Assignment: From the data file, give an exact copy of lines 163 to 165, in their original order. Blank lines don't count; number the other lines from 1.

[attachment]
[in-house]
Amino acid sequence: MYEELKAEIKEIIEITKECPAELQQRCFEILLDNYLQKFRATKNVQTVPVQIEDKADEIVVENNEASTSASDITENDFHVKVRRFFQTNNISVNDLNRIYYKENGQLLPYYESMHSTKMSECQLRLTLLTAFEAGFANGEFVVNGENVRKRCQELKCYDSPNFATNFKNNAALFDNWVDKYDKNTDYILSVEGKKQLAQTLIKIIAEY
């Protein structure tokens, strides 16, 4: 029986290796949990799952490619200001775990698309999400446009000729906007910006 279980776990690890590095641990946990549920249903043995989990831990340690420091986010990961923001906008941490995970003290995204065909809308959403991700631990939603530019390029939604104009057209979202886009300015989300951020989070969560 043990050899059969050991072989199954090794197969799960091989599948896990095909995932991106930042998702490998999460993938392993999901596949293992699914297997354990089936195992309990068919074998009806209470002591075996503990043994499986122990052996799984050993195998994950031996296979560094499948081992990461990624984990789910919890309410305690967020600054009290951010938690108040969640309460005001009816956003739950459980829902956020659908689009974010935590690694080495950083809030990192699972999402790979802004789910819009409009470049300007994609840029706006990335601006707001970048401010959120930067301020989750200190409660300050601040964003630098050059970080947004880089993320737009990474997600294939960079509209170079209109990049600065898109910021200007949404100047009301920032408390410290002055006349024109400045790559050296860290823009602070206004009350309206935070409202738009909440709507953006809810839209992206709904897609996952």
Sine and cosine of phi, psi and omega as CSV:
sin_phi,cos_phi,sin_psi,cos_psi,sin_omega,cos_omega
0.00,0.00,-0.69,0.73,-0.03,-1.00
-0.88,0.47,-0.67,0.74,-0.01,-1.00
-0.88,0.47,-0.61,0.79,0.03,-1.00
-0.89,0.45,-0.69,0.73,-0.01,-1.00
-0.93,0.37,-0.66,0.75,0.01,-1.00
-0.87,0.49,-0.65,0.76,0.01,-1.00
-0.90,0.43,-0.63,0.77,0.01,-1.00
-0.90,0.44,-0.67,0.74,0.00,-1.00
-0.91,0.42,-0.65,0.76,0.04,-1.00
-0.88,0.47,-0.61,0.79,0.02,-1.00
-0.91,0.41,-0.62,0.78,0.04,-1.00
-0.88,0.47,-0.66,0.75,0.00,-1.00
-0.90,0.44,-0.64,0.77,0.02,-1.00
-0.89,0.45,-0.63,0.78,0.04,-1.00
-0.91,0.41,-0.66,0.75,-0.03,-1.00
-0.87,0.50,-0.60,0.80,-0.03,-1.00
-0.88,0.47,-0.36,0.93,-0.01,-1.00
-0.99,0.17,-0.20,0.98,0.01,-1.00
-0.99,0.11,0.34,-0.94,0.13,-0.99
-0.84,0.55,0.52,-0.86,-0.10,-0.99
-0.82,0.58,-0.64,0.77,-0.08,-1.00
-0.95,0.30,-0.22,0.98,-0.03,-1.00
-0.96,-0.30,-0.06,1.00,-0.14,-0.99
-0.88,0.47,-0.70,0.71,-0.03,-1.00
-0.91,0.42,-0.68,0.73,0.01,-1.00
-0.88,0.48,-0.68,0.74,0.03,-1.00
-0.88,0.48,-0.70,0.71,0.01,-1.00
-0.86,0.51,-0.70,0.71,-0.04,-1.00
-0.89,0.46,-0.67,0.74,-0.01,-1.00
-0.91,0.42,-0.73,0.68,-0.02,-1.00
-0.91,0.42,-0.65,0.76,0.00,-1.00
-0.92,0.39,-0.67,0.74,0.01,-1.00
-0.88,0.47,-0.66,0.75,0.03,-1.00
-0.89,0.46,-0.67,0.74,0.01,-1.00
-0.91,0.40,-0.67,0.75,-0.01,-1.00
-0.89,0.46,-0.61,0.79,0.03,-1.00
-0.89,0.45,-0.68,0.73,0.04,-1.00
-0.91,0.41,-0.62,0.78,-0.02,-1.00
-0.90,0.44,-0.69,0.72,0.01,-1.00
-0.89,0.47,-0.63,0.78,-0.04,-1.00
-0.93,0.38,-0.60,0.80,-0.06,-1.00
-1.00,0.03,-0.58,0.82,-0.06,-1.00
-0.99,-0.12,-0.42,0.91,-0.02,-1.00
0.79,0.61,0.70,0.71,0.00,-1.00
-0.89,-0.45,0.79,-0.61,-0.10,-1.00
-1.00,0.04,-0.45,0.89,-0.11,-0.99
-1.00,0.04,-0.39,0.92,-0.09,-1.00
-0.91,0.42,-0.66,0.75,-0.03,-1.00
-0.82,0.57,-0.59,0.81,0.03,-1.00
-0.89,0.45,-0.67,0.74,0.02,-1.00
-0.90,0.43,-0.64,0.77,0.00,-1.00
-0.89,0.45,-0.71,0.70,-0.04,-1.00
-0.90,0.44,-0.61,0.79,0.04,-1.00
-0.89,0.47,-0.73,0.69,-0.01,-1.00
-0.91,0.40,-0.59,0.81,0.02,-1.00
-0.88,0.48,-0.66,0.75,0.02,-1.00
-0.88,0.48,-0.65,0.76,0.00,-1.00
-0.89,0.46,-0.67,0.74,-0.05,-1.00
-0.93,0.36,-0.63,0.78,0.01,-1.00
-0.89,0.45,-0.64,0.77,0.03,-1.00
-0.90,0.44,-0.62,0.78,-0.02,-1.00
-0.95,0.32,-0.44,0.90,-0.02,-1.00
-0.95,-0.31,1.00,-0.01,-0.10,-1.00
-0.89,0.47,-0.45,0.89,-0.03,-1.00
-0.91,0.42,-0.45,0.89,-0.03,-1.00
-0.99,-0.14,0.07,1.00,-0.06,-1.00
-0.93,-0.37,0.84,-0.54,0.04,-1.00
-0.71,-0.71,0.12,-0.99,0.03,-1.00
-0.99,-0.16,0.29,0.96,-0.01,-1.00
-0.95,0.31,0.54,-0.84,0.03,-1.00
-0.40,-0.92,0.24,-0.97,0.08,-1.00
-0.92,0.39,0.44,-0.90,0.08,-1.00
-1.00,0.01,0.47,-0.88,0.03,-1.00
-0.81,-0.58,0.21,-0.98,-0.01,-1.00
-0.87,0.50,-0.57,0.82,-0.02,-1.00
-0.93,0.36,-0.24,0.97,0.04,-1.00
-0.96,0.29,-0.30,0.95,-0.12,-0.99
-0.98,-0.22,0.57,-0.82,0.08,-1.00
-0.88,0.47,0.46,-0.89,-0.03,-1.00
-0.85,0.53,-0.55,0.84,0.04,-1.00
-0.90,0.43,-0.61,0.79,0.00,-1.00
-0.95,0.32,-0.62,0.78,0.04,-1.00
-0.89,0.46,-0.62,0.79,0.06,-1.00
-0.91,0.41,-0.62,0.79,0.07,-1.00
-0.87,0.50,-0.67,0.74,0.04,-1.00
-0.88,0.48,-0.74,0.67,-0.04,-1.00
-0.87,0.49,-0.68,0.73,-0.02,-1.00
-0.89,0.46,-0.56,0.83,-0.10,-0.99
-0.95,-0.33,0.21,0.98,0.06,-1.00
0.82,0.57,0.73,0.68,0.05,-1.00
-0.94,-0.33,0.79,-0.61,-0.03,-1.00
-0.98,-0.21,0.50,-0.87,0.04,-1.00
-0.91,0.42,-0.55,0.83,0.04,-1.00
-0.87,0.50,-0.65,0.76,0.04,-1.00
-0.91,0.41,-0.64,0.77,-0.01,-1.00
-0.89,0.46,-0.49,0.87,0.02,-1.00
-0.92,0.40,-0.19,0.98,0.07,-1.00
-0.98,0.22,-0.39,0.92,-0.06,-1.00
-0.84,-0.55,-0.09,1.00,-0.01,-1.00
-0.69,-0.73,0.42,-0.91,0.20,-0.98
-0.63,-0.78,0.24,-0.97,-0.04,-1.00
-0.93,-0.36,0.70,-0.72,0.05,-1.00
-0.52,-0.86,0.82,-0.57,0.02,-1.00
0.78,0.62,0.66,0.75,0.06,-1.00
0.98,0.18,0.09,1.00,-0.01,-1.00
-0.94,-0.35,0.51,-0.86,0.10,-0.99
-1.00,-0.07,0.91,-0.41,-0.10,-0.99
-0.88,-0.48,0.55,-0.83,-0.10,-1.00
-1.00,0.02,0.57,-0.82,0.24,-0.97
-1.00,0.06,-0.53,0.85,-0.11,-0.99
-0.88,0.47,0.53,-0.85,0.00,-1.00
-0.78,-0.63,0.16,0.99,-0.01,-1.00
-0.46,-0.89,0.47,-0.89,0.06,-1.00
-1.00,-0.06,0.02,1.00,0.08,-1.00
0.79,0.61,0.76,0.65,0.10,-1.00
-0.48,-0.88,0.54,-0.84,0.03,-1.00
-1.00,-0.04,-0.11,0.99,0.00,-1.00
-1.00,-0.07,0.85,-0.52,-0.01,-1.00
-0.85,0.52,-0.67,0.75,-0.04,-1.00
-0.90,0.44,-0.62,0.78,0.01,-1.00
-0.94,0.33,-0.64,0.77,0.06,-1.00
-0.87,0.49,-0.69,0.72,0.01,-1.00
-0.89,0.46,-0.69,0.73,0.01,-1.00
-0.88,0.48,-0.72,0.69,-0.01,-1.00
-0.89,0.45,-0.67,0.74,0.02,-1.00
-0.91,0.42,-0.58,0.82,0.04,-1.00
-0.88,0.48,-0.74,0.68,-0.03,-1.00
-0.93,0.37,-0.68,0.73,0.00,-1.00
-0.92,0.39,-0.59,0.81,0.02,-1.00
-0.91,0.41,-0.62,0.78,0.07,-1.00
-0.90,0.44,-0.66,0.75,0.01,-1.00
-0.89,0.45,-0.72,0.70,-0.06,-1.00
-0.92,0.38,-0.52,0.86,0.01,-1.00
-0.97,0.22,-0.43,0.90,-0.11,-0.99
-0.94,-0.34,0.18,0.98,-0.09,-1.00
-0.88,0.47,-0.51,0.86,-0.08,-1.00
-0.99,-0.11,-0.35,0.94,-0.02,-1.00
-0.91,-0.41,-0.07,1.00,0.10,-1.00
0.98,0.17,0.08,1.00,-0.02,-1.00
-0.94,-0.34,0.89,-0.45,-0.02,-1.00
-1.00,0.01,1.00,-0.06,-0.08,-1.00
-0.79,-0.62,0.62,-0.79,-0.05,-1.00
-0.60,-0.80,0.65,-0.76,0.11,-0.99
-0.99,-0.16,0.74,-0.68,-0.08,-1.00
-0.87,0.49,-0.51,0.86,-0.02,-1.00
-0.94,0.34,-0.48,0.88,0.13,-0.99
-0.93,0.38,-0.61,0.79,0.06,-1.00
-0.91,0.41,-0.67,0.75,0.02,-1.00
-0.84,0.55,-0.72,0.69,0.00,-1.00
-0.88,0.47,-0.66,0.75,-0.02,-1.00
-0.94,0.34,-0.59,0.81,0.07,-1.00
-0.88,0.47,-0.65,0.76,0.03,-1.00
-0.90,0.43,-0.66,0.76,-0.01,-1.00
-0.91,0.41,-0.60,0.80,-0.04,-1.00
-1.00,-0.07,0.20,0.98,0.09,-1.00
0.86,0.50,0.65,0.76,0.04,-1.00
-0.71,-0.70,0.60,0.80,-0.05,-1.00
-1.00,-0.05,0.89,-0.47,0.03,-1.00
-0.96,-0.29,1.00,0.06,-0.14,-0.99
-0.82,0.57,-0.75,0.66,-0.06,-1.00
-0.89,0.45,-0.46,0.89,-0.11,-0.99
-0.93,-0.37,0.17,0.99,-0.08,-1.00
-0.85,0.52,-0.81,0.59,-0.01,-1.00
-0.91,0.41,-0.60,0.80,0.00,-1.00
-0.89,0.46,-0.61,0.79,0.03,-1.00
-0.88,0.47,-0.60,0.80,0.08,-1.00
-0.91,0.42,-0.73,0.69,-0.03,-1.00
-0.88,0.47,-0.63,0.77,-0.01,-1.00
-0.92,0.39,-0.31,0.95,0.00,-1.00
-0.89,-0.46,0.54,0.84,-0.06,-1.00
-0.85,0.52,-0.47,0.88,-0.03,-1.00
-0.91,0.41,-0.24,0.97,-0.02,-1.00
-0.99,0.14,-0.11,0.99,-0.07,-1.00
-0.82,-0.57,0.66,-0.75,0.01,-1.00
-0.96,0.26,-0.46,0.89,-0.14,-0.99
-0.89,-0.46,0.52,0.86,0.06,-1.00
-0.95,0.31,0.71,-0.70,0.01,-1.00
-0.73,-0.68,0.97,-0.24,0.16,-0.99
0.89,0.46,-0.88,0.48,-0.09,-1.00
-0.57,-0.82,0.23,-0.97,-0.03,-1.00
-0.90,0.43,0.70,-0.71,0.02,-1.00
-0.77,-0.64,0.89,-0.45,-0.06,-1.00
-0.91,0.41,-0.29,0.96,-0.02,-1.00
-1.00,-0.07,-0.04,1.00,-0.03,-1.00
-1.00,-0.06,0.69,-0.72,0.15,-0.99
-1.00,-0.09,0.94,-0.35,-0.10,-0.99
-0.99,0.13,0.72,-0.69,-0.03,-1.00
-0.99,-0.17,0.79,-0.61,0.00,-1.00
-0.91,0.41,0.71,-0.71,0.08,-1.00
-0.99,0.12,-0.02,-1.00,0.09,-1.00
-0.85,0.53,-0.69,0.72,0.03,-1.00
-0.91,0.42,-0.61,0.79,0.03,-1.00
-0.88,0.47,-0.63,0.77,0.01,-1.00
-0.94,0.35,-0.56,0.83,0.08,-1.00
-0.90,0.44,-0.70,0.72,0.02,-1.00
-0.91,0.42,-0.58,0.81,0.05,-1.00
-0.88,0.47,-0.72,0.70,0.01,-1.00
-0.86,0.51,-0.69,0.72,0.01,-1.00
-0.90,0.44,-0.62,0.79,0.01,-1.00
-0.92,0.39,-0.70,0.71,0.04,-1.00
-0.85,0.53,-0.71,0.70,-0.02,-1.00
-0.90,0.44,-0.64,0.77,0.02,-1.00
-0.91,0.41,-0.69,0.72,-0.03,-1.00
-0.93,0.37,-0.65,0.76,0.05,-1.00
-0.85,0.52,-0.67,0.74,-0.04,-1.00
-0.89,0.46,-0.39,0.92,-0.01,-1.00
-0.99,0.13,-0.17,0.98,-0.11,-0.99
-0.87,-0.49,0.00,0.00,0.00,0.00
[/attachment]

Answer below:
-1.00,-0.05,0.89,-0.47,0.03,-1.00
-0.96,-0.29,1.00,0.06,-0.14,-0.99
-0.82,0.57,-0.75,0.66,-0.06,-1.00